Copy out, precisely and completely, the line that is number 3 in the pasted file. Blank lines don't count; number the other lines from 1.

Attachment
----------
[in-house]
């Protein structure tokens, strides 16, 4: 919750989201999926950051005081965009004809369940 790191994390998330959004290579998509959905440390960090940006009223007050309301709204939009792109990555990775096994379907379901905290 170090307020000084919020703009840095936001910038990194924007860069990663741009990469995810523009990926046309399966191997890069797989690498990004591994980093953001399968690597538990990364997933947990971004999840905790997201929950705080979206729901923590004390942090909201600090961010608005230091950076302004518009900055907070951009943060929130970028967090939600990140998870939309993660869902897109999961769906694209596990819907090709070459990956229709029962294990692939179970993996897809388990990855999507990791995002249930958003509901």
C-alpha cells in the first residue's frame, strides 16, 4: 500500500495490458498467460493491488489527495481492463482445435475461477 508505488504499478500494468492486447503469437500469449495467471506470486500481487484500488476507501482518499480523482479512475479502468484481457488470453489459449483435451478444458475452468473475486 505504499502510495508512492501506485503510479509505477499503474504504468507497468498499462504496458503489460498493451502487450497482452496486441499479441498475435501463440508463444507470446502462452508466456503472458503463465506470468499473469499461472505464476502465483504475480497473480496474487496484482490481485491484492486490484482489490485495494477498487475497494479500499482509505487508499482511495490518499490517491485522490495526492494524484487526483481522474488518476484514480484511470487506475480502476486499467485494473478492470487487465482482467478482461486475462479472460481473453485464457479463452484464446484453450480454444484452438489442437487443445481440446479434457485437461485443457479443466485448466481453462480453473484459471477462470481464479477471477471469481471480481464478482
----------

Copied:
C-alpha cells in the first residue's frame, strides 16, 4: 500500500495490458498467460493491488489527495481492463482445435475461477 508505488504499478500494468492486447503469437500469449495467471506470486500481487484500488476507501482518499480523482479512475479502468484481457488470453489459449483435451478444458475452468473475486 505504499502510495508512492501506485503510479509505477499503474504504468507497468498499462504496458503489460498493451502487450497482452496486441499479441498475435501463440508463444507470446502462452508466456503472458503463465506470468499473469499461472505464476502465483504475480497473480496474487496484482490481485491484492486490484482489490485495494477498487475497494479500499482509505487508499482511495490518499490517491485522490495526492494524484487526483481522474488518476484514480484511470487506475480502476486499467485494473478492470487487465482482467478482461486475462479472460481473453485464457479463452484464446484453450480454444484452438489442437487443445481440446479434457485437461485443457479443466485448466481453462480453473484459471477462470481464479477471477471469481471480481464478482